NVR stands for Non-violent Resistance .
among others, who fought for freedom and peace refraining from any form of violence against oppressors.
Professor Haim Omer and his team started using NVR principals to help people improve their relationships especially with children.
They argued that if NVR was successfully used to undertake significant social changes, it could work in making changes within families too.
He first applied the NVR approach to deal with his teenage sons who, in his own words, taught him all he knew about parental helplessness.
NVR is particularly useful when you need to know:
- How to stop walking on eggshells?
- How to change a war zone into a joyful and peaceful household?
- How to stop blaming yourself for everything?
- How to feel empowered?
- How to strike a balance between caring for children and looking after yourself?
- How to heal your own childhood wounds, so you are free to successfully deal with your child and not with your own unfinished childhood business
FOR THOSE WHO REALLY WANT TO KNOW MORE ABOUT NVR
(and have few spare minutes)
Professor Omer’s take on the NVR ideas spread around the world. A person credited with introducing his brand of NVR into the UK is Dr Peter Jacob.
Professionals in the UK adopted NVR to group work so parents who struggle with their children’s challenging behaviours could benefit from learning the NVR approach in a supportive atmosphere of a group.
This work has been undertaken by a team of dedicated clinicians from Oxleas NHS Trust led by Elisabeth Heismann and Lis Day. Those two family therapists authored and published a manual of the first NVR multifamily parenting programme. It has been run since 2007.
I can proudly say that I have been a part of the Oxleas NVR Project since 2009.
NVR is based on the following concepts:
- Parental presence
- Parental values
- Recruiting active supporters
- Reconciliation gestures
In the course of the program or in the individual work with a family, the above concepts are applied to the particular needs of a family. Please do go to the blog section where all the principals and their application are explained.
Why was NVR “invented”?
Didn’t we have enough of the psychological tools to help parents and children to alleviate their suffering or help them to develop necessary interpersonal skills?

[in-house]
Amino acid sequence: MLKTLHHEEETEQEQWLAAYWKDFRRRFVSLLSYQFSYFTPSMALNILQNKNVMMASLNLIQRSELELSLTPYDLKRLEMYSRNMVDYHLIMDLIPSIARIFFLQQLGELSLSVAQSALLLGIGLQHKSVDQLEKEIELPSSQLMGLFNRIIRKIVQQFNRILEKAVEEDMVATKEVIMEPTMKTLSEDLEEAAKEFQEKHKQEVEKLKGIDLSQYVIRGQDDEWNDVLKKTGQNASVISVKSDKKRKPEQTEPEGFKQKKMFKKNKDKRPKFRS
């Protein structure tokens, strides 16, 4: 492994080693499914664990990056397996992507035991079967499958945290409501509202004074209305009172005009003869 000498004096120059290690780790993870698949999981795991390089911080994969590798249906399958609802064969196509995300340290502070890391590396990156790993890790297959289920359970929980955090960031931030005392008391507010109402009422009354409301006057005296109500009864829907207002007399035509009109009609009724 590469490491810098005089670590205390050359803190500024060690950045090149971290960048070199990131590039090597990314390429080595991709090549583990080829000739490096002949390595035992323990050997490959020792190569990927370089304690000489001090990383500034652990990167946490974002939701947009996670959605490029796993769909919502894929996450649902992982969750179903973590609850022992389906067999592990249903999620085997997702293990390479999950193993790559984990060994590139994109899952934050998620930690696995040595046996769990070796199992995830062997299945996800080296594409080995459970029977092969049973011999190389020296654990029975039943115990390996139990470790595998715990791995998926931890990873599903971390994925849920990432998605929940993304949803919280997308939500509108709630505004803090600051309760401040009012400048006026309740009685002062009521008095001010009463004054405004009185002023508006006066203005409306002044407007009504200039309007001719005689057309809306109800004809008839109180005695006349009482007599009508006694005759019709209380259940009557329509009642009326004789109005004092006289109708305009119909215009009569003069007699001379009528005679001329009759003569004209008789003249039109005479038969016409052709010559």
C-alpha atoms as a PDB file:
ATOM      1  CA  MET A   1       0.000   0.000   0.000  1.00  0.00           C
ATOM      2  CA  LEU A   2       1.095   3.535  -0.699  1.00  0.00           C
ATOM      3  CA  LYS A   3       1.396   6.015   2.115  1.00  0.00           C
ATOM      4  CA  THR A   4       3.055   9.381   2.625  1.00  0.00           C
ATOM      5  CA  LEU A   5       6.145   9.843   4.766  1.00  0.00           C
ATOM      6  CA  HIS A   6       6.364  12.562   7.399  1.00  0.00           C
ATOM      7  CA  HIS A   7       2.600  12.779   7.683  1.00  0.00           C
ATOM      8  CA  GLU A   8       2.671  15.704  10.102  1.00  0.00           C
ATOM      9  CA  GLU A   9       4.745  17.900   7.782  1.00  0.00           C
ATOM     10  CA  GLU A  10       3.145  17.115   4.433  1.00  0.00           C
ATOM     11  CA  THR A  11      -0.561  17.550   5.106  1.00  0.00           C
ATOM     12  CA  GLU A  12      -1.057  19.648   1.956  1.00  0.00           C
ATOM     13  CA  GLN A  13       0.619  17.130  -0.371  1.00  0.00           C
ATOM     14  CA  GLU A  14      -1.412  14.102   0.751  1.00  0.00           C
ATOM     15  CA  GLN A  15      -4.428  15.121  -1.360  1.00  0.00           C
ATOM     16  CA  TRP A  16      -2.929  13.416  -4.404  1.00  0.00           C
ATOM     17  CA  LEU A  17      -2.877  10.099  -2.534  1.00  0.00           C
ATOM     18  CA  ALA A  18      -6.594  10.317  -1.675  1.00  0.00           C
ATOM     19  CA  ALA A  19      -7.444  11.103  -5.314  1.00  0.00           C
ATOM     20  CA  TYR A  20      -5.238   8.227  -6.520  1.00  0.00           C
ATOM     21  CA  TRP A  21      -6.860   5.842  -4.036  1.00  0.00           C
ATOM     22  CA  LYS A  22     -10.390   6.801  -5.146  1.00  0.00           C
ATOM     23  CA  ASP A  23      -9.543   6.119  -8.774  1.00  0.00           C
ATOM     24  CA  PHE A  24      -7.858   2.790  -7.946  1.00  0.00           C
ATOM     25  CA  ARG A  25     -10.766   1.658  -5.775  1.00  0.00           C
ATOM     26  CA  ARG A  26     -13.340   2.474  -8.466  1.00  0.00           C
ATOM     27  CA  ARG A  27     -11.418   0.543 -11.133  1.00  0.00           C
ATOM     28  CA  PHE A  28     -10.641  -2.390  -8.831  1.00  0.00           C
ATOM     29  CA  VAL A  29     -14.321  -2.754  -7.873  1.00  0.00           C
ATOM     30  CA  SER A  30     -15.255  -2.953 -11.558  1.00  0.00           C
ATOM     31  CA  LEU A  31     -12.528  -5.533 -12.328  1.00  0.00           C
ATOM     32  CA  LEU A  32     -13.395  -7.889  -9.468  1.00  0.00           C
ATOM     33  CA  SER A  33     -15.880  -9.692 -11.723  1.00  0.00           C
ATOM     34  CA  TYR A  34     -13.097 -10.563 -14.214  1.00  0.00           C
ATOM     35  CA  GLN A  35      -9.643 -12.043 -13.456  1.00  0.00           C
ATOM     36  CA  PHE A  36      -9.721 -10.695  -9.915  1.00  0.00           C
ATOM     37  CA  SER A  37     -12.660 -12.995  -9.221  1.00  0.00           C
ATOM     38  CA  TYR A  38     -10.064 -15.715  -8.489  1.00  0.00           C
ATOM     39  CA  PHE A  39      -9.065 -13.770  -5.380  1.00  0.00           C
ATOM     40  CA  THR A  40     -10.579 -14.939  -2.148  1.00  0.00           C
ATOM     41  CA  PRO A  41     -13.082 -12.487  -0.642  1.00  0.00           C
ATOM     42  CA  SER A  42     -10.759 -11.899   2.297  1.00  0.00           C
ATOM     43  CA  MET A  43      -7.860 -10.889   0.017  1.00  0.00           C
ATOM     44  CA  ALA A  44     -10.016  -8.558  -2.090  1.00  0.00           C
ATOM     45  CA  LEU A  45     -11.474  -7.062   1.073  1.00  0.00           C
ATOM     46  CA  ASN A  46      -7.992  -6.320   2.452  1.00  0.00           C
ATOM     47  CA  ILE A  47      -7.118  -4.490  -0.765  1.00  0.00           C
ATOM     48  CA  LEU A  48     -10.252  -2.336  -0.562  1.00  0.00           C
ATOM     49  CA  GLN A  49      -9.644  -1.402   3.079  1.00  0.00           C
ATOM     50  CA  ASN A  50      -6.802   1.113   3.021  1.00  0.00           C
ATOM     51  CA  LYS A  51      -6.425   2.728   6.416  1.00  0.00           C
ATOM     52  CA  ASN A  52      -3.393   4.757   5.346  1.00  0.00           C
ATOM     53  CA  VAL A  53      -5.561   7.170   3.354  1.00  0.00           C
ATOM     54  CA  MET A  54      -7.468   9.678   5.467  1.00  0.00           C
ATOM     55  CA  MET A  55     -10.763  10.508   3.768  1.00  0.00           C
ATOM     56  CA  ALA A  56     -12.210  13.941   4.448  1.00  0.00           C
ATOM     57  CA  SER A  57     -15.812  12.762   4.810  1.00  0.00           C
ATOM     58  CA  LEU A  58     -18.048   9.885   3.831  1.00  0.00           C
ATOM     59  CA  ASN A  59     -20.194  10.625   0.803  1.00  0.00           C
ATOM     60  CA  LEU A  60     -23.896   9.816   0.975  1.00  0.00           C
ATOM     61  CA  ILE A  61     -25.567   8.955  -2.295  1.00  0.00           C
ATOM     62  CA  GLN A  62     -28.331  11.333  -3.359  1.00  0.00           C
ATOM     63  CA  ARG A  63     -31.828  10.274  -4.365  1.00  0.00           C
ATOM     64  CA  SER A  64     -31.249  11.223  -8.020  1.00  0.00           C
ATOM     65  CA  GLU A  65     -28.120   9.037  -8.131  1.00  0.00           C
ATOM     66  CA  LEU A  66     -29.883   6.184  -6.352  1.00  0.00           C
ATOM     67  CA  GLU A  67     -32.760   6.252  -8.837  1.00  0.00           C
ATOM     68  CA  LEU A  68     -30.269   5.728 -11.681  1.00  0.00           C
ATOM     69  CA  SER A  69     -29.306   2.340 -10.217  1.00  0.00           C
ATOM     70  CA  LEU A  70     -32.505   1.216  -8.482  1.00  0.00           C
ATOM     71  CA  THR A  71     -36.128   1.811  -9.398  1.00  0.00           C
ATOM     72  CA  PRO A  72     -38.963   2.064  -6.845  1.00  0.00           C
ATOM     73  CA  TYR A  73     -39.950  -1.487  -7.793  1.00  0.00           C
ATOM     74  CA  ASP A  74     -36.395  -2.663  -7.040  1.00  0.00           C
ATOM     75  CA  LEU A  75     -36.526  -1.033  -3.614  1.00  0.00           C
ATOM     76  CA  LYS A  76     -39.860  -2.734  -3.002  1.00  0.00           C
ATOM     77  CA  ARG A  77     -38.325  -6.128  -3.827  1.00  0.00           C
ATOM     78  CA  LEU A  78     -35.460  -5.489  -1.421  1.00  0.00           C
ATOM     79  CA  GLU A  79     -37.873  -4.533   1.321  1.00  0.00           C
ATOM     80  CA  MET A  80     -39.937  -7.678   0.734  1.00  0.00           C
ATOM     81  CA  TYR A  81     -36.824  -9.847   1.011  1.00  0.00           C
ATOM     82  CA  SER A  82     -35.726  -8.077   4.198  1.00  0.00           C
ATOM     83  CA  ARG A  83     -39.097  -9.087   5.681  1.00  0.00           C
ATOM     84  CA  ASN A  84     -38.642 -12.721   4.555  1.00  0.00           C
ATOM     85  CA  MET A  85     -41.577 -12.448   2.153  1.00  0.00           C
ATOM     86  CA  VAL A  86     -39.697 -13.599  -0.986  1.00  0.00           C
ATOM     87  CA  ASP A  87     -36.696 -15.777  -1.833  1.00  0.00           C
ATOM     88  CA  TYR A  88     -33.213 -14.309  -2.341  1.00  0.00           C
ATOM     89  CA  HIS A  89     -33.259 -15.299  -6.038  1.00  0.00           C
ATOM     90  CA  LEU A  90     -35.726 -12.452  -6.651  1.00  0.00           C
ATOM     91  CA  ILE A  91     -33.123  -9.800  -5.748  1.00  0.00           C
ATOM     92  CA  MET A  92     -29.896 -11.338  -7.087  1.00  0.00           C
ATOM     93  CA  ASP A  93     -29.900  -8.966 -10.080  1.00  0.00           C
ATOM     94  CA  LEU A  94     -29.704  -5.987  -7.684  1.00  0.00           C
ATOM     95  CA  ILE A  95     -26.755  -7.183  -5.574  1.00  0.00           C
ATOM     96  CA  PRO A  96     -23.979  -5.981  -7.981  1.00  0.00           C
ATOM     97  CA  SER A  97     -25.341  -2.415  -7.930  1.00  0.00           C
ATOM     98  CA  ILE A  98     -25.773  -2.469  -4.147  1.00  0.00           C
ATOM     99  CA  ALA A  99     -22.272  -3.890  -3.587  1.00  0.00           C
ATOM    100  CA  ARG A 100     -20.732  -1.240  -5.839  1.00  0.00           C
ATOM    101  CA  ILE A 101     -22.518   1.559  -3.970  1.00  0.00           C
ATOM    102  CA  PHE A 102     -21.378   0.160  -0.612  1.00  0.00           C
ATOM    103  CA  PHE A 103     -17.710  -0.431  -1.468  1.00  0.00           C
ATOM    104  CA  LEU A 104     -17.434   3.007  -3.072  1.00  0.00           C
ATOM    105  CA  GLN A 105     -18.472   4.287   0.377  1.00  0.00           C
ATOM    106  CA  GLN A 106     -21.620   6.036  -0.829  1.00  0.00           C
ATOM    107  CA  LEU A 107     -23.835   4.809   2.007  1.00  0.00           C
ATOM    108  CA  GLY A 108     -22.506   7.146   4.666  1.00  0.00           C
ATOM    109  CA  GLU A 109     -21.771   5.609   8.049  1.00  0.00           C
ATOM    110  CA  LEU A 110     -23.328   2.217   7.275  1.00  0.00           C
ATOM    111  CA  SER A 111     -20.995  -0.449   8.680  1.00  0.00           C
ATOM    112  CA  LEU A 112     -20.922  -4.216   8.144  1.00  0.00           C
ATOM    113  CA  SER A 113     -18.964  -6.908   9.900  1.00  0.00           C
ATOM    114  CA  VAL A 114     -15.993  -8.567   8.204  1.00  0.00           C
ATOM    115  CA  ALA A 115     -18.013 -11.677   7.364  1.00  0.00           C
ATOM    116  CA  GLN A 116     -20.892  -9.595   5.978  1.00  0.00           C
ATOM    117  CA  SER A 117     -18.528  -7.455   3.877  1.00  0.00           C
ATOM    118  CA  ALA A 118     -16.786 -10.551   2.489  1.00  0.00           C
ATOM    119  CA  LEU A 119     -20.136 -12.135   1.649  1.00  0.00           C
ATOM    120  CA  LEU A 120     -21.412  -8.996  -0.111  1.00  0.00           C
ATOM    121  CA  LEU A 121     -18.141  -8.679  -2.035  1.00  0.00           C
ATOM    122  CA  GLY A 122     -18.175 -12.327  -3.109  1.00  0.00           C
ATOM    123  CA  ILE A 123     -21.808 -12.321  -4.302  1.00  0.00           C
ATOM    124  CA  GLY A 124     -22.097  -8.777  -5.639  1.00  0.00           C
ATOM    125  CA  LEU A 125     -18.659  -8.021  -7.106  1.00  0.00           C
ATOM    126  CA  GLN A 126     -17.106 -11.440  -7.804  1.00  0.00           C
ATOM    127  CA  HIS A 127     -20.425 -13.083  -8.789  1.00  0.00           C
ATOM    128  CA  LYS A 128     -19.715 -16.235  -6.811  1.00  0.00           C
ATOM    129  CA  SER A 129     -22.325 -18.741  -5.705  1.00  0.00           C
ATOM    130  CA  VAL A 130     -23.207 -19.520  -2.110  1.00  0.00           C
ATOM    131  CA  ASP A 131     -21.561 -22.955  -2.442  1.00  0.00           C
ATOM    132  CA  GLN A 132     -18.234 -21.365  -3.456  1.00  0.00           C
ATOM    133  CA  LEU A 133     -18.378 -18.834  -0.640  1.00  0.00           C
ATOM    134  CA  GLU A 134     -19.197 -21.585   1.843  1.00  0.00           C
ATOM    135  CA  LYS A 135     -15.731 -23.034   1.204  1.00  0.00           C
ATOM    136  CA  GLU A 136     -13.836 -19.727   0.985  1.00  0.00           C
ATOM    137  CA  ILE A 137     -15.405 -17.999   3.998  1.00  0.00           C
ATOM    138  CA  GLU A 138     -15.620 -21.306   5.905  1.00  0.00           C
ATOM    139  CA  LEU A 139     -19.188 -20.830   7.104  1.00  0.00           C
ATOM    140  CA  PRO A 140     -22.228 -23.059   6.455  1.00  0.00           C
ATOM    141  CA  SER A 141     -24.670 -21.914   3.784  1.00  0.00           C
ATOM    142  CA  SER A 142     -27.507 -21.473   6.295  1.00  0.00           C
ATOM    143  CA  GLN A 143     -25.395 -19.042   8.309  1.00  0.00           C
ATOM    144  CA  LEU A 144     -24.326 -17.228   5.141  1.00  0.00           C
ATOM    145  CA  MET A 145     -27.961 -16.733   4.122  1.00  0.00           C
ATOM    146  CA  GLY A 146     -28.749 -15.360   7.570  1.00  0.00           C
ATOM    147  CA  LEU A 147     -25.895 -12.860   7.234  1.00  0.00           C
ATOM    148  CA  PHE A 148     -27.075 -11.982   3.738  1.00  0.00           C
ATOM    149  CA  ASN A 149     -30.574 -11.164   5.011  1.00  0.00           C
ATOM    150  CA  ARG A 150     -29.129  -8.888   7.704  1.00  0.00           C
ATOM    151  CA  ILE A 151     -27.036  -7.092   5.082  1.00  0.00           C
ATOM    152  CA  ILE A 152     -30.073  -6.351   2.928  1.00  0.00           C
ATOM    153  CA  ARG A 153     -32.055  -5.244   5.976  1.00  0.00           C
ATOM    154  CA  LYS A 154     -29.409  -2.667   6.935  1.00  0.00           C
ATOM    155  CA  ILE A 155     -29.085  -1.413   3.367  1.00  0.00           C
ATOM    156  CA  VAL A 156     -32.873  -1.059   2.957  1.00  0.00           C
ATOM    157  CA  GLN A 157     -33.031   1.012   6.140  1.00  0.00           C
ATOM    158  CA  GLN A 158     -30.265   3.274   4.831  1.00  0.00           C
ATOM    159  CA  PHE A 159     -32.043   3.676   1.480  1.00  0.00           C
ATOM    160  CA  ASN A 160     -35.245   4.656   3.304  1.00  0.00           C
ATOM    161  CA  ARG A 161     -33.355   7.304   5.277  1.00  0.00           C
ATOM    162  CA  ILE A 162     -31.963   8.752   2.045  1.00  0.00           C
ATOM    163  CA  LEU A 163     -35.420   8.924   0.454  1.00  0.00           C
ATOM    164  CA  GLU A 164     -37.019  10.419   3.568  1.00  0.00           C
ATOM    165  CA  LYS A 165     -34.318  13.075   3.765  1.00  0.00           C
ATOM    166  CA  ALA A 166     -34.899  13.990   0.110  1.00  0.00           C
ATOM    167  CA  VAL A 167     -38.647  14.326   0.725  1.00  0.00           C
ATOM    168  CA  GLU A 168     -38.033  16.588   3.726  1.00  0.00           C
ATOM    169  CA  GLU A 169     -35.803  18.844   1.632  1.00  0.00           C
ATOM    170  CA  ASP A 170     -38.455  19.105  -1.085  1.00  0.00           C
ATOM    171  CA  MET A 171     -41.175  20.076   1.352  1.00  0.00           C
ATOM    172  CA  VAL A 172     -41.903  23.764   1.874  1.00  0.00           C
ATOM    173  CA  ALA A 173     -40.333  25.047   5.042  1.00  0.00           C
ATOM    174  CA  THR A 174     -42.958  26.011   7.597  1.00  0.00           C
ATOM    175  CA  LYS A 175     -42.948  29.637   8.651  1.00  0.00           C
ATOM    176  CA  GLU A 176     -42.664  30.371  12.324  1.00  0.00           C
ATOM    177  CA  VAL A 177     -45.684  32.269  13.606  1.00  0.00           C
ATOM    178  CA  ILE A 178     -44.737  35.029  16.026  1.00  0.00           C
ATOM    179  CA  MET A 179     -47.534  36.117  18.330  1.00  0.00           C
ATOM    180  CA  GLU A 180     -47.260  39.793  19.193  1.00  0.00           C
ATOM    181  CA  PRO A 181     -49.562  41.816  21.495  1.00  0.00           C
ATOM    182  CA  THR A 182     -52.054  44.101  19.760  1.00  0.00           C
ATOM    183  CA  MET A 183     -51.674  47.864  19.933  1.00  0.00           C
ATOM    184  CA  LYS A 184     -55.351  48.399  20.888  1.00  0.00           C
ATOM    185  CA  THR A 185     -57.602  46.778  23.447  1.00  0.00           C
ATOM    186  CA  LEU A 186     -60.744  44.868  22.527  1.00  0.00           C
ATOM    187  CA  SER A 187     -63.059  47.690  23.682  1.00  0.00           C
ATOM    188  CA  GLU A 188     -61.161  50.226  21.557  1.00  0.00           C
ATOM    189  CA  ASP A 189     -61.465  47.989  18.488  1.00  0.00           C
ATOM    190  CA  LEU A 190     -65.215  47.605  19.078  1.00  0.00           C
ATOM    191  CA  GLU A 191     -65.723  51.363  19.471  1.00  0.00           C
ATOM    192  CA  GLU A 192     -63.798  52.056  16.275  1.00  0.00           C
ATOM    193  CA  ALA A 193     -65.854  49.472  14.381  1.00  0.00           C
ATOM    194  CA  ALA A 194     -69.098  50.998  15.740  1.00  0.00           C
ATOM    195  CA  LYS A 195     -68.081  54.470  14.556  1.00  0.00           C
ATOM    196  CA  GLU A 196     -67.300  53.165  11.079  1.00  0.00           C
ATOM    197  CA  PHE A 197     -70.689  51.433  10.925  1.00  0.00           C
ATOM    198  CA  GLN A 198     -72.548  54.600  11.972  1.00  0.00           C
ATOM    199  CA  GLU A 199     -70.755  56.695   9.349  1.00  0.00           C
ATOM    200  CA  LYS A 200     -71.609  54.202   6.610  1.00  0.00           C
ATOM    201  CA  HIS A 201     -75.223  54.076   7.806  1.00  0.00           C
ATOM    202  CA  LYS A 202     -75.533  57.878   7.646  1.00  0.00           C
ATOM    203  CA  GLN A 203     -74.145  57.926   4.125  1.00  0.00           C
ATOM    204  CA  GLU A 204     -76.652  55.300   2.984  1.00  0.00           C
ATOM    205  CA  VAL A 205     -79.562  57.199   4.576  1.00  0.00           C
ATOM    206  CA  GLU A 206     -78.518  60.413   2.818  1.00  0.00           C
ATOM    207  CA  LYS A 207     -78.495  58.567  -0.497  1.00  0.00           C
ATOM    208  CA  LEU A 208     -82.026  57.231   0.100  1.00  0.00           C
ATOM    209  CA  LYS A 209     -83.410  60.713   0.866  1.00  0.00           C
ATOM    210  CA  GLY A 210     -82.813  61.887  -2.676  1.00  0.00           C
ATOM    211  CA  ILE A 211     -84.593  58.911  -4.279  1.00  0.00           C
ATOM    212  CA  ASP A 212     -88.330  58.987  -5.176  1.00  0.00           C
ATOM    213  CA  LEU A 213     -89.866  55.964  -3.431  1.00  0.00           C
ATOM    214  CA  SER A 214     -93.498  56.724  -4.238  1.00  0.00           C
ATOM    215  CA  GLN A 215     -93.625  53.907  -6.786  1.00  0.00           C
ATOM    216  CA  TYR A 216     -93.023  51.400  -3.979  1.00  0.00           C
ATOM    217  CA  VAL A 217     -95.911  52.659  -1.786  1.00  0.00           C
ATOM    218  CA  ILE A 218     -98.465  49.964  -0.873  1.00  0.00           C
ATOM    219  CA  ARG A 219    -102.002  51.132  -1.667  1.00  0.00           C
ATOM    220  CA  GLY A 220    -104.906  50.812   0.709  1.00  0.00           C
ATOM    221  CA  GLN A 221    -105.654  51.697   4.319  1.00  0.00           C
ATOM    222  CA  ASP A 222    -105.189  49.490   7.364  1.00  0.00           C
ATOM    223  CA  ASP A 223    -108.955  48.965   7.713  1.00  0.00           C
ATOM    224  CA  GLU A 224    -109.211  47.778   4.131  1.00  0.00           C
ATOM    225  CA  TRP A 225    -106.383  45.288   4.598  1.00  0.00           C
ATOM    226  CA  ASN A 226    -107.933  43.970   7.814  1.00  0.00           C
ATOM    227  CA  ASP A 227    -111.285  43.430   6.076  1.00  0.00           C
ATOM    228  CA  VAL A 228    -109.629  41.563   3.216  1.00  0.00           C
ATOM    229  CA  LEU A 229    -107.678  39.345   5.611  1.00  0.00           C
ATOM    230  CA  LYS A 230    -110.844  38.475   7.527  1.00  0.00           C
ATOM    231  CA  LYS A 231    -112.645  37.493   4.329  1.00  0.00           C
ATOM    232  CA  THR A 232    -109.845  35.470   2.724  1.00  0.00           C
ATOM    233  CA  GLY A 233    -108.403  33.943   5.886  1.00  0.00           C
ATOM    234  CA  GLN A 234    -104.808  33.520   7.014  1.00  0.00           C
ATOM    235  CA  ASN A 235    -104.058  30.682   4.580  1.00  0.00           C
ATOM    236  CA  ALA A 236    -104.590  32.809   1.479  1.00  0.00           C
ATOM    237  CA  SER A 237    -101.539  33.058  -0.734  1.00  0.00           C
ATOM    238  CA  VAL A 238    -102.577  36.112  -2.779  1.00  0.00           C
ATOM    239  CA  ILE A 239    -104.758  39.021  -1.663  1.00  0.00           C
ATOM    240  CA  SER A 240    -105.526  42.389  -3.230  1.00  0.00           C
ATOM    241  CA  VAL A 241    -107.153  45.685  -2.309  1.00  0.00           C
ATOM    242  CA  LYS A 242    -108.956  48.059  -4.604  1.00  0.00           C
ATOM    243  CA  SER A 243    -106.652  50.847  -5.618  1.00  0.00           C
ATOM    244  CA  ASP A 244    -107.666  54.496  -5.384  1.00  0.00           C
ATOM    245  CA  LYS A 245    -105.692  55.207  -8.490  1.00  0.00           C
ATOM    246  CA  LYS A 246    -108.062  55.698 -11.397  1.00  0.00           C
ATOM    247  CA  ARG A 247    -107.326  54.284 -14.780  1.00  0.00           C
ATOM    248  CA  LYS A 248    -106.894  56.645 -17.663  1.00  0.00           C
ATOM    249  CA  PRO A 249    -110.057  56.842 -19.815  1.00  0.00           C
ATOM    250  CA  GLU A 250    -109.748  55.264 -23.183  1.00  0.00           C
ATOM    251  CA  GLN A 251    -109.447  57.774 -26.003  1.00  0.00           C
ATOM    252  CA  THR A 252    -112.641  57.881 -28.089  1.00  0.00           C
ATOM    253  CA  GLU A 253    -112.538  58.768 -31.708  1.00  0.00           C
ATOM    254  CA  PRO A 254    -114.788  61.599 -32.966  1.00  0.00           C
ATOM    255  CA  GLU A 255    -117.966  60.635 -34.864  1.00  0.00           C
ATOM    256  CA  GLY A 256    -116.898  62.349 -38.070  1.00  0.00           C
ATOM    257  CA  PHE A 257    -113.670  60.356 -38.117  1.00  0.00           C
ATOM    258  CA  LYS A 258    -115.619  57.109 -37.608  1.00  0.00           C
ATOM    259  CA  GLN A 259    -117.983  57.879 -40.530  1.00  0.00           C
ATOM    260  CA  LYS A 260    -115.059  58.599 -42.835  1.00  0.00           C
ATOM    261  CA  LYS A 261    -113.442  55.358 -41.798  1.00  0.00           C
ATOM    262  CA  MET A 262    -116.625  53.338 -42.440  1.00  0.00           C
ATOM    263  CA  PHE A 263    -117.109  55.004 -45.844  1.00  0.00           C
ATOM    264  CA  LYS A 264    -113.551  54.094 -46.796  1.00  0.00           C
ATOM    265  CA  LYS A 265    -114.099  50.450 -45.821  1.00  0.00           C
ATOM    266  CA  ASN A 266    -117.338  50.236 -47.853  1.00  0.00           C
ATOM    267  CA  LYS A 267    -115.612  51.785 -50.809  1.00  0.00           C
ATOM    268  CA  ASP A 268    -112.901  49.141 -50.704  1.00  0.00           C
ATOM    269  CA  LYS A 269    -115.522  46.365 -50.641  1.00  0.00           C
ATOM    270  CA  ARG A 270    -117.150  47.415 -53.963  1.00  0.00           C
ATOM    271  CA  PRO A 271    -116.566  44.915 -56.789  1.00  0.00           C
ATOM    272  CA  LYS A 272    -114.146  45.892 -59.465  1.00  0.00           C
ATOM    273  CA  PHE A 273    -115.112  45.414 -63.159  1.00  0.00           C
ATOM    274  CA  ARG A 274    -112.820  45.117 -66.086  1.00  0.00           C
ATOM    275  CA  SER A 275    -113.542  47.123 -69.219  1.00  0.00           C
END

YES and NO.
Indeed there are many useful approaches and I would advocate using all of the classic parenting practices, as long as they work!
NVR is typically used for those situations where all other methods failed.
Recently it has been adapted to less extreme problems. One of the reasons for its adaptability is that NVR has not been manufactured by marketing specialist.
It has developed organically as a response to needs of parents who have been asking for support and advice how to deal with contemporary problems exhibited by their children (self-harming, addiction to phones, involvement with gangs, sexual exploitation, high anxiety, violence towards family members, etc.).
It sounds such a cliché but the contemporary teenagers do indeed face a dramatically different reality than their parents born in the 70’s. Wouldn’t you agree?
Can we really meet our children’s needs by using a blueprint of parenting given to us by our own parents?
So we have attempted to use what we learnt from our parents about parenting however often we fail to notice that a gap between our childhood experiences (for instance: people in their 40ies) and our children’s has become enormous.
Look at cars. Nowadays they remind more of a computer than a car. I remember from my childhood a view of my dad with his head under a bonnet fixing something. With contemporary cars, you rather need masters in IT than mechanical skills. My dad’s knowledge of mechanics is valuable yet not enough to deal with new cars.
NOW, should he have only IT skills it would not be enough to fix a car either.
My point is, coming back to parenting, I do appreciate traditional parenting values passed on to us by our own parents yet those are not enough to respond to challenges faced by our children here and now. We need to, based on the foundation given by our parents, update our values and practices to be able to guide, help and discipline our children in a way which responds to their contemporary needs.
With NVR we can map out the way.
The case study :
Mother and father of two girls came to me to discuss how to help their older daughter. She was struggling with low mood and occasional self-harming.
It unravelled in the conversation that the so called low moods were accompanied by outbursts of anger and frustration. The girl would demand things and services in the most rude way, NOW. If she felt dissatisfied with mum’s attempts to please her, the girl would accuse mum of not loving her enough. Mum would then rush to express her undying feelings and prove it with some other gadget or fulfilment of her daughter’s request which previously had been denied. Mum would do anything to make sure her girl had all reasons to be happy. Frustratingly, the more she did the less happy the daughter seem to feel…
This cycle of low moods, demands, giving in, angry outbursts started after the girl had been assaulted. The assault did not lead to any physical injury however it shook the whole family’s world. All apart from the girl’s younger sister seemed to have become affected by this incident. Mother, father and the older daughter lost their sense of security and trust that they can be safe in the world.